Getting arrested can be pretty scary. Even if you know you are innocent, you may be overwhelmed and therefore not thinking clearly when you are taken into custody. Many arrestees often say or do things that they regret later because instinct told them to automatically cooperate with police.
The Fourth Amendment to the Constitution protects Americans against “unreasonable search and seizure” by law enforcement. In most cases, this means that police cannot search us or our property without first obtaining a warrant.
Imagine losing your spouse and children in a devastating house fire. While trying to process this immense loss, police accuse you of intentionally setting the fire. This was the horror felt by a Midwestern man who spent 26 years in prison for a crime that wasn’t a crime at all.
What constitutes evidence in a criminal trial? More importantly, what constitutes solid and irrefutable evidence? Anyone who has seen any of the dozens of television crime dramas would tell you that forensic science is the objective truth. Sadly, shows like “CSI” are far more fiction than fact – particularly when it comes to the reliability of forensic science.
There is a good reason why the accused must be presumed innocent until proven guilty “beyond a reasonable doubt.” In any criminal case where hard evidence is in short supply, there could be a number of narratives constructed to explain the information that is known. But just because an alleged crime could have occurred in a certain way, this alone is not a reason to conclude that it did.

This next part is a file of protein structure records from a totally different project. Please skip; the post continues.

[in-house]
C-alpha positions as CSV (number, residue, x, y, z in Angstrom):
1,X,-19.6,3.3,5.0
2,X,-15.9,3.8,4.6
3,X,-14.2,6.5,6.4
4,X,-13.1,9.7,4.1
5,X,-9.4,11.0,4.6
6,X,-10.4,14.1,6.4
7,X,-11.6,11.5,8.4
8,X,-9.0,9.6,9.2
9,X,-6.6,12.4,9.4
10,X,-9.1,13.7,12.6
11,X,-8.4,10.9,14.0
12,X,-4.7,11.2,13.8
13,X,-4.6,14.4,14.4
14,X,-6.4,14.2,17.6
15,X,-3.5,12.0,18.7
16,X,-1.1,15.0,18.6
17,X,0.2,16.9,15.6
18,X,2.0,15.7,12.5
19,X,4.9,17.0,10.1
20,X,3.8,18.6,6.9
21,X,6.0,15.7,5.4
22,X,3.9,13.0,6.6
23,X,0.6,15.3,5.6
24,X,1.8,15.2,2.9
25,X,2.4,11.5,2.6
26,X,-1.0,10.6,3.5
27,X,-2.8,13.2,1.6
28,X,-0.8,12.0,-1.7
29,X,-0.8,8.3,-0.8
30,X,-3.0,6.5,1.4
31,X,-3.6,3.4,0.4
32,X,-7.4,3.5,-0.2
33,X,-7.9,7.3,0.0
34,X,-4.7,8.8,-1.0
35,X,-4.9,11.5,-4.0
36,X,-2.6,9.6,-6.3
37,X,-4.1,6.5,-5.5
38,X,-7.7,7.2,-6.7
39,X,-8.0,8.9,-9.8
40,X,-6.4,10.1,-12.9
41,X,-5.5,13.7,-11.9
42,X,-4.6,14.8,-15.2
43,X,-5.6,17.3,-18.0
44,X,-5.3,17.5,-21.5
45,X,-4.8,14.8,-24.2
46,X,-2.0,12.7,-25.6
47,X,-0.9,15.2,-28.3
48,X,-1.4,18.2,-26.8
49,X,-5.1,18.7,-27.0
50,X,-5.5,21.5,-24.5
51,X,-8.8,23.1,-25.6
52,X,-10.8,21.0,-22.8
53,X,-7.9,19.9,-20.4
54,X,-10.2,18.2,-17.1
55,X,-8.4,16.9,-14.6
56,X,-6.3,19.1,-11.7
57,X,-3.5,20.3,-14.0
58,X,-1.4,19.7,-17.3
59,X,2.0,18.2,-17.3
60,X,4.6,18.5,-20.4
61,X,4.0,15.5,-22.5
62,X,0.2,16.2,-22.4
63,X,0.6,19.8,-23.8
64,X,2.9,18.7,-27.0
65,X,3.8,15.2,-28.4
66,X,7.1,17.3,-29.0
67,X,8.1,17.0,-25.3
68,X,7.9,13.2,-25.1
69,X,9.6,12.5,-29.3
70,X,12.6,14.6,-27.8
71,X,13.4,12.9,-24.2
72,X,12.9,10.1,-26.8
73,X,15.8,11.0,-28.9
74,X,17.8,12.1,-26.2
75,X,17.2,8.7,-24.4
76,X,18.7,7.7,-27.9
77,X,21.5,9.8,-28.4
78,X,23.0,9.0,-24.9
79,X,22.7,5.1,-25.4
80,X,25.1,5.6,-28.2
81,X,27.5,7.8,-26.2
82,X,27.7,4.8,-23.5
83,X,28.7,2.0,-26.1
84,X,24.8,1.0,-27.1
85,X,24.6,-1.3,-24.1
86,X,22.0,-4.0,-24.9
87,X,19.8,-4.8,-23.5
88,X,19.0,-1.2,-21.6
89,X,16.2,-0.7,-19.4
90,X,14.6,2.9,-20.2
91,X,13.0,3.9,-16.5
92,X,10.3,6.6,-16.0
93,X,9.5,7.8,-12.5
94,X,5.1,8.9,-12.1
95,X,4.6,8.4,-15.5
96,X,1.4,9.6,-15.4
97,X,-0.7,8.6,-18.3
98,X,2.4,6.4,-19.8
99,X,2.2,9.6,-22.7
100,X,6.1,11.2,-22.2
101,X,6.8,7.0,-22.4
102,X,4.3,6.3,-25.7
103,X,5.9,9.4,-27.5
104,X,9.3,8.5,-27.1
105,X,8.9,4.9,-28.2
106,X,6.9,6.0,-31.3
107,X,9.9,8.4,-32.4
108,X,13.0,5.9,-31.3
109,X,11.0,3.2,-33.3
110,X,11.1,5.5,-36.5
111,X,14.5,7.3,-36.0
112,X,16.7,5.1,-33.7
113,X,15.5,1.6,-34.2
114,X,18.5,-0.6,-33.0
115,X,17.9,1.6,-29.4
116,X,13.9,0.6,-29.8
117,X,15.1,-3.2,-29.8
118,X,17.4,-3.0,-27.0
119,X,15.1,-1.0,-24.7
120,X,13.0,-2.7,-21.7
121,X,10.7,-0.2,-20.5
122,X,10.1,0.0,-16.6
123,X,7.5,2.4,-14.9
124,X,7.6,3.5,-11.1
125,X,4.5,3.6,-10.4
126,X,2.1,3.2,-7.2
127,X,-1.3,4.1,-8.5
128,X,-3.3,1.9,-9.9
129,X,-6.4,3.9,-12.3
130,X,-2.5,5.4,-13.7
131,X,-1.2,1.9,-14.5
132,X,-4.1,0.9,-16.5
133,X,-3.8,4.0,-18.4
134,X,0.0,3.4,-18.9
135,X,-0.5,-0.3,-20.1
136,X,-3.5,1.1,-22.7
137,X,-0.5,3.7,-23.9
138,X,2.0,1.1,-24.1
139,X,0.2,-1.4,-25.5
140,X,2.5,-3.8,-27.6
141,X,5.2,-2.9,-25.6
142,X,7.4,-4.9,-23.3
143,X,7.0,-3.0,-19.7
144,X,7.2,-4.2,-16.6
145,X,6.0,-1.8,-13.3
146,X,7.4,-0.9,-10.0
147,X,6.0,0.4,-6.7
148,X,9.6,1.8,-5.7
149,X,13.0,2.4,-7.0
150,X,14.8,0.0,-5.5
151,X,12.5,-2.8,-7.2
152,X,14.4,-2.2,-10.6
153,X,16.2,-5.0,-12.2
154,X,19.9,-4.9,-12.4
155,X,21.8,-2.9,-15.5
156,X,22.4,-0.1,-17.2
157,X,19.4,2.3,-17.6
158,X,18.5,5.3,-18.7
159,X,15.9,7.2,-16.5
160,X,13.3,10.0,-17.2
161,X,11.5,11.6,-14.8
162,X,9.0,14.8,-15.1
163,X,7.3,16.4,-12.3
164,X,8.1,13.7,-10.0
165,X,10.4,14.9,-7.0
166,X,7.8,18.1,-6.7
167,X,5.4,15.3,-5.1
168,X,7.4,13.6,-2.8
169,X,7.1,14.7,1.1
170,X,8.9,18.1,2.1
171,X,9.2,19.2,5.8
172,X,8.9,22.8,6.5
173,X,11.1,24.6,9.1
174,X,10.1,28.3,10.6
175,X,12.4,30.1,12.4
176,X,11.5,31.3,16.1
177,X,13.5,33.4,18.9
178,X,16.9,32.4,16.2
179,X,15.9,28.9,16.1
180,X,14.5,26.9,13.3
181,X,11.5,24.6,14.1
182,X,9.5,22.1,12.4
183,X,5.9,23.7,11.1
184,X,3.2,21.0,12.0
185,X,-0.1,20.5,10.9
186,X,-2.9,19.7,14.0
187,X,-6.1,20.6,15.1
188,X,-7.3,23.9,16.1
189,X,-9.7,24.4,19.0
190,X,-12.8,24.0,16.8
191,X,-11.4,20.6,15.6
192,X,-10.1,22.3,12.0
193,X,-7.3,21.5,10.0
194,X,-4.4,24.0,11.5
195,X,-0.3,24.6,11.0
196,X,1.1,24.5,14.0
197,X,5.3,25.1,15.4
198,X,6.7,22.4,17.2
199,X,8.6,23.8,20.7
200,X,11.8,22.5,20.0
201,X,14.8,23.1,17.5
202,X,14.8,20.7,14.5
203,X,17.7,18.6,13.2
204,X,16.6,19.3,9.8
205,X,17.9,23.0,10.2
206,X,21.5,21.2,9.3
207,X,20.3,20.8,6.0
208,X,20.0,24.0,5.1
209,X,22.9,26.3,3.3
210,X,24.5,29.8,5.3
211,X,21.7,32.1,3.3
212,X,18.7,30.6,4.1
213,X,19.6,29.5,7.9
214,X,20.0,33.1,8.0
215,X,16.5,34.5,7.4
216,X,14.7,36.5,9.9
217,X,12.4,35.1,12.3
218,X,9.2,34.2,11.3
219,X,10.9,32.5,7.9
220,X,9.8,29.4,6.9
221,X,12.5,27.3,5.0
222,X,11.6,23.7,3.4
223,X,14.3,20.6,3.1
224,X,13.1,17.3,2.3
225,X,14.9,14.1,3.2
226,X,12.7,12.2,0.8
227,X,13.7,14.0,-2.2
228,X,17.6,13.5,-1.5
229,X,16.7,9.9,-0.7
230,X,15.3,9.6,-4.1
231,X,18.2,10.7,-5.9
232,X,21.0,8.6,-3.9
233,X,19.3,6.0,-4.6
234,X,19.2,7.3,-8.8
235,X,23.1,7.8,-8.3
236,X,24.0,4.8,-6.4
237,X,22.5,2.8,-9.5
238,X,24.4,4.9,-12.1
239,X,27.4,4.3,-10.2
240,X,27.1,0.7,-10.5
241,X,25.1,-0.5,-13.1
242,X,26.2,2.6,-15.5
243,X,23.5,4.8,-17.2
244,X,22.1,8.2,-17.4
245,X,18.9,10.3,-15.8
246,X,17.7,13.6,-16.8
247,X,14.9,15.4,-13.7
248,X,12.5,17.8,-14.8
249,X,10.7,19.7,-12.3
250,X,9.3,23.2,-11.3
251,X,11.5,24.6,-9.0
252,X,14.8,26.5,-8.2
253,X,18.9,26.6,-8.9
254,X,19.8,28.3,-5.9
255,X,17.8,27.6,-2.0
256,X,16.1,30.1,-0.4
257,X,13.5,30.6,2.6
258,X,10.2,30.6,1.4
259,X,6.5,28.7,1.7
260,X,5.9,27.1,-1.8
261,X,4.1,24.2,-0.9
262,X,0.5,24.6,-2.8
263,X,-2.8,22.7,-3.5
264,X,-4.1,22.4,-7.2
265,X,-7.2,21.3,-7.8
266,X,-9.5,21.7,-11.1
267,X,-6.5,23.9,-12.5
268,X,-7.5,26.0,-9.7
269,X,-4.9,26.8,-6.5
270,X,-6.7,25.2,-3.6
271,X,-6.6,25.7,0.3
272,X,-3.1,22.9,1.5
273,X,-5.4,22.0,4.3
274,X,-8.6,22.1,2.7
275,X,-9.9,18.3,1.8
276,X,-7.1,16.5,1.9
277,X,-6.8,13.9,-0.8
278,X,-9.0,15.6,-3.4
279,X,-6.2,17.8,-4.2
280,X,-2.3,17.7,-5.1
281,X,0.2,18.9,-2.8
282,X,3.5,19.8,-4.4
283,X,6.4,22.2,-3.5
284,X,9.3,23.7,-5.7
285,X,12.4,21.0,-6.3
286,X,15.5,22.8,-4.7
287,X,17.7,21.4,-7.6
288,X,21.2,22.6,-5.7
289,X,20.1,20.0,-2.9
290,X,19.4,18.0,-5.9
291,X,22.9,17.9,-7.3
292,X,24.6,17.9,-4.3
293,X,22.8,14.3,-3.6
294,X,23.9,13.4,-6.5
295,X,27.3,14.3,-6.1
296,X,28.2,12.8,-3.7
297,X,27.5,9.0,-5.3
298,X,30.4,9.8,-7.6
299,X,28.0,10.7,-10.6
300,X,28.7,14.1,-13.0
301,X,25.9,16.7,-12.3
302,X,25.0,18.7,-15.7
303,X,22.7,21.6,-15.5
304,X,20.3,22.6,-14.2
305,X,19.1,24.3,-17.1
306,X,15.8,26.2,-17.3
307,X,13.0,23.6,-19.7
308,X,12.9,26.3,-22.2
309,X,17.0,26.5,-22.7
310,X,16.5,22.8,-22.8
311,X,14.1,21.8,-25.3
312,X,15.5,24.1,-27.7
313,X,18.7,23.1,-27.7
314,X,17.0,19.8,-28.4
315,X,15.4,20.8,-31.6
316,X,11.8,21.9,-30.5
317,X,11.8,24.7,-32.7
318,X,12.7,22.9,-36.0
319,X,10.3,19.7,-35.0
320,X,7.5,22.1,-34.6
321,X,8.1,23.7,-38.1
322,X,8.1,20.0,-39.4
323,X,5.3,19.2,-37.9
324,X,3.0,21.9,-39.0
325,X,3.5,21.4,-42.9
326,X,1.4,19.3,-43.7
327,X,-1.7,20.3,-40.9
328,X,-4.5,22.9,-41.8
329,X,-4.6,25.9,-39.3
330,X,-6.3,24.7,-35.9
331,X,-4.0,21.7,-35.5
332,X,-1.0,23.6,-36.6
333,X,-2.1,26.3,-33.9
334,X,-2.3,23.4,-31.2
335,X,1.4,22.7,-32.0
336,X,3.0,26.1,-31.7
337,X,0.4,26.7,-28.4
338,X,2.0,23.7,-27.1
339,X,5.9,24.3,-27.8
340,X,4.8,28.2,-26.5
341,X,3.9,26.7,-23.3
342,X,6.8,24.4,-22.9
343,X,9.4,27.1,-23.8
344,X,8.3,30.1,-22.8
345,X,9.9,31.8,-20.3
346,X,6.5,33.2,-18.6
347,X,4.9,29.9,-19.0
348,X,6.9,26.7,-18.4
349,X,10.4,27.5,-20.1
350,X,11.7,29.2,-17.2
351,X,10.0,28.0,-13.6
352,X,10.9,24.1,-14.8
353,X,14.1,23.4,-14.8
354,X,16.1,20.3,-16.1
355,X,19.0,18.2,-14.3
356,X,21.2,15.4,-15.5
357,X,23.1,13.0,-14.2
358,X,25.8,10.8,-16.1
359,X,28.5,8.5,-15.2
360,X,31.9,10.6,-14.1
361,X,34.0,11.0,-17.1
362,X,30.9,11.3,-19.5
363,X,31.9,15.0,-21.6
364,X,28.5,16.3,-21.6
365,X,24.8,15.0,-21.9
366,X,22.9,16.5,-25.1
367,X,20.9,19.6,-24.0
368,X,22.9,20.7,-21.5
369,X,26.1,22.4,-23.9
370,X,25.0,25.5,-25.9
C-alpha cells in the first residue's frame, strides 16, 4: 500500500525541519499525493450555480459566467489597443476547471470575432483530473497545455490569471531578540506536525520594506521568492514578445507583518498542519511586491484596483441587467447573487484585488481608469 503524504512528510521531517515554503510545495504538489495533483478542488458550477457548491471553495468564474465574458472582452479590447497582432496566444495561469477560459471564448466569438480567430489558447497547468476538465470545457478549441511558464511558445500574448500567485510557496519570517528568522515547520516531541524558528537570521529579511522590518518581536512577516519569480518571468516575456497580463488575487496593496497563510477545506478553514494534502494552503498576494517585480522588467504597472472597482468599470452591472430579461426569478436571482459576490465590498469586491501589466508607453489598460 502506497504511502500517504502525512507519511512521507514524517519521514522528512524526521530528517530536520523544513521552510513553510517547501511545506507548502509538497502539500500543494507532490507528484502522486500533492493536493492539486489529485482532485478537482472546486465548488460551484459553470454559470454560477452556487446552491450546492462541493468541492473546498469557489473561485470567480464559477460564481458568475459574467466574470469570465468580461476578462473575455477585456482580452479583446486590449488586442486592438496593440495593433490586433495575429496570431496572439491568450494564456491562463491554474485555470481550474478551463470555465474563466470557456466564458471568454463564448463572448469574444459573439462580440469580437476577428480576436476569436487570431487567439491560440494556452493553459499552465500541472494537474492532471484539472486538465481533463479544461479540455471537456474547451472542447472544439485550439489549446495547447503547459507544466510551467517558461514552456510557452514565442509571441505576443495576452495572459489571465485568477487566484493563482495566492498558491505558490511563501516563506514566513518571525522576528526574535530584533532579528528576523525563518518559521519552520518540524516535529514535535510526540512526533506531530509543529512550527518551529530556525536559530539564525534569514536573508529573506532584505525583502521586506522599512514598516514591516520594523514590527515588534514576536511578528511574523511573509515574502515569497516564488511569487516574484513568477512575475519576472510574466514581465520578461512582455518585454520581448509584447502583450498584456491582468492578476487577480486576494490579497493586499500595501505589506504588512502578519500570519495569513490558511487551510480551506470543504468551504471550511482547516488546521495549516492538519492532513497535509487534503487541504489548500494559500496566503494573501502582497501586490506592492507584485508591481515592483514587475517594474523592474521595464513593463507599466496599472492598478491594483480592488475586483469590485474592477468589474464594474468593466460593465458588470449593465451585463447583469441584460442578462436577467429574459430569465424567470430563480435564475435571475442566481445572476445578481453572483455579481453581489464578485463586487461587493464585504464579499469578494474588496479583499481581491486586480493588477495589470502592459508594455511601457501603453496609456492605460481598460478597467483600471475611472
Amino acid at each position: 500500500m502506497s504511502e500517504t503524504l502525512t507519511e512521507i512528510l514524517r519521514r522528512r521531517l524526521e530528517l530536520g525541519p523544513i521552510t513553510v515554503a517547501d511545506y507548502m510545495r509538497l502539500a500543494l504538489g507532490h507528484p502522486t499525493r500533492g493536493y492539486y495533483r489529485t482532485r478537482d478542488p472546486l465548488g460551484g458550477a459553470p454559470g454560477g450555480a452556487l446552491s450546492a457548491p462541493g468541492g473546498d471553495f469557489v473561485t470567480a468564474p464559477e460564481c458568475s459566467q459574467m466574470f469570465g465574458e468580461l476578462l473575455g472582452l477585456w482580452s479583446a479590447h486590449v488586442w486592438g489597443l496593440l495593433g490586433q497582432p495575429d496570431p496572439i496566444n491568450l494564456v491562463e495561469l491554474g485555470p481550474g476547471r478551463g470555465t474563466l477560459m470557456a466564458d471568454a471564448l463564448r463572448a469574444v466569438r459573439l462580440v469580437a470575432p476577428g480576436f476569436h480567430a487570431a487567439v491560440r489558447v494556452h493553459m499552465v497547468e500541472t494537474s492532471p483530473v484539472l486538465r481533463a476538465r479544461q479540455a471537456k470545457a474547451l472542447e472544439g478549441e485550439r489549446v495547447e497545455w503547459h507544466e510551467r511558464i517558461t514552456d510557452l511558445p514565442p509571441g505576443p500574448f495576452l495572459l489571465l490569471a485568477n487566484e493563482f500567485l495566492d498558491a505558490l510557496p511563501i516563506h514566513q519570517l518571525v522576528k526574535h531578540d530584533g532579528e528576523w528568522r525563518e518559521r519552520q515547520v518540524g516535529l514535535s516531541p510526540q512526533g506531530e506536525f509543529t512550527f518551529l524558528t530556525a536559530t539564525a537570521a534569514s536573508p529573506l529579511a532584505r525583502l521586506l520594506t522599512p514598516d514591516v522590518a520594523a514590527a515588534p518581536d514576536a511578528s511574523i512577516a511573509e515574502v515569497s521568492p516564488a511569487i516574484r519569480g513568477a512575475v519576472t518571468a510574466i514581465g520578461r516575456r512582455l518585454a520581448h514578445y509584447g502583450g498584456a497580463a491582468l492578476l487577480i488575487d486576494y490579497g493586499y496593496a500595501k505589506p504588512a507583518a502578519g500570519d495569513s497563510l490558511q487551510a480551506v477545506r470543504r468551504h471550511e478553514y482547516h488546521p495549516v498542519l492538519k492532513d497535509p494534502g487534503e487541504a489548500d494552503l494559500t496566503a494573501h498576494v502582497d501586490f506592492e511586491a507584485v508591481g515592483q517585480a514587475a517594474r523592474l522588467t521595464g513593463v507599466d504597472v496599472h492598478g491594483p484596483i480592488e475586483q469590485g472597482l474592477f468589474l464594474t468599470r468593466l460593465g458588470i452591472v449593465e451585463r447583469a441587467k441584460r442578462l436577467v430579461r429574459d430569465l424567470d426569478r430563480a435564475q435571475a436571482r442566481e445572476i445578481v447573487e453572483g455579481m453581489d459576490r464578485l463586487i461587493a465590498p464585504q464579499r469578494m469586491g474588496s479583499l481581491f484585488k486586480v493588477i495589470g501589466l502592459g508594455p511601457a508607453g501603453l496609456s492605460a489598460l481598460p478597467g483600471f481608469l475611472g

If you have been arrested and/or charged with a crime, you have a lot to lose. Many defendants make the mistake of thinking they don’t need an experienced criminal defense attorney because the charges against them are relatively small.
Criminal justice reform is perhaps one of the most pressing and difficult issues of our time. Despite being the “land of the free,” the United States incarcerates more of its own citizens than any other country in the world. This is not only a problem in its own right; it also contributes to a destructive pattern often seen among imprisoned offenders.
Many of our recent posts have discussed wrongful imprisonment. In many cases, individuals are wrongfully imprisoned because they were mistakenly convicted of crimes they did not commit. But there are other cases in which prisoners who have been legitimately convicted are mistakenly imprisoned for longer than what their sentence dictates.
Times and attitudes have certainly changed in regard to juvenile crime. In the past, behaviors like underage drinking and experimenting with drugs were regarded as teen mischief or simply the mistakes of youth.
The Jackson County Emergency Response Team teamed up with a La Crosse County investigator and Metropolitan Enforcement Group investigator to carry out a drug warrant on Dec. 17 at around 11:25 p.m. Authorities say that they secured a search warrant after receiving tips that a residence where a child lived was being used to make and distribute methamphetamine.